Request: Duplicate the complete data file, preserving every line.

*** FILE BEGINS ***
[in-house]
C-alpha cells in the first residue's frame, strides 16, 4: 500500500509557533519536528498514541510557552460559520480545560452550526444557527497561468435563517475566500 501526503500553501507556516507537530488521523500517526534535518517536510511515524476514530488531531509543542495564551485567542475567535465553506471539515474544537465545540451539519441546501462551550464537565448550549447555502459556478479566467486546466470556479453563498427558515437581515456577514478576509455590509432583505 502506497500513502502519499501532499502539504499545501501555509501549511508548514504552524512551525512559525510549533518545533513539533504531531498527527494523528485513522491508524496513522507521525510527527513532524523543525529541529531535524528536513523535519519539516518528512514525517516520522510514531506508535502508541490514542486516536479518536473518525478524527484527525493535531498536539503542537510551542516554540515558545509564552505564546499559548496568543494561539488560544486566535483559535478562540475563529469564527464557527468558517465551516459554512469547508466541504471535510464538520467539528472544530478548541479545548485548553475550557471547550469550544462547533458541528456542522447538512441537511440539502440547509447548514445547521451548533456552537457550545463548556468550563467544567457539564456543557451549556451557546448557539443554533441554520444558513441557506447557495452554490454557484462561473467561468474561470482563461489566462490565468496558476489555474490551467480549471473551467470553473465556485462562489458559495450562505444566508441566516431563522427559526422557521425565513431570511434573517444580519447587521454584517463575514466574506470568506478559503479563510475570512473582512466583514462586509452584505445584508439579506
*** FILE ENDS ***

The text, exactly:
[in-house]
C-alpha cells in the first residue's frame, strides 16, 4: 500500500509557533519536528498514541510557552460559520480545560452550526444557527497561468435563517475566500 501526503500553501507556516507537530488521523500517526534535518517536510511515524476514530488531531509543542495564551485567542475567535465553506471539515474544537465545540451539519441546501462551550464537565448550549447555502459556478479566467486546466470556479453563498427558515437581515456577514478576509455590509432583505 502506497500513502502519499501532499502539504499545501501555509501549511508548514504552524512551525512559525510549533518545533513539533504531531498527527494523528485513522491508524496513522507521525510527527513532524523543525529541529531535524528536513523535519519539516518528512514525517516520522510514531506508535502508541490514542486516536479518536473518525478524527484527525493535531498536539503542537510551542516554540515558545509564552505564546499559548496568543494561539488560544486566535483559535478562540475563529469564527464557527468558517465551516459554512469547508466541504471535510464538520467539528472544530478548541479545548485548553475550557471547550469550544462547533458541528456542522447538512441537511440539502440547509447548514445547521451548533456552537457550545463548556468550563467544567457539564456543557451549556451557546448557539443554533441554520444558513441557506447557495452554490454557484462561473467561468474561470482563461489566462490565468496558476489555474490551467480549471473551467470553473465556485462562489458559495450562505444566508441566516431563522427559526422557521425565513431570511434573517444580519447587521454584517463575514466574506470568506478559503479563510475570512473582512466583514462586509452584505445584508439579506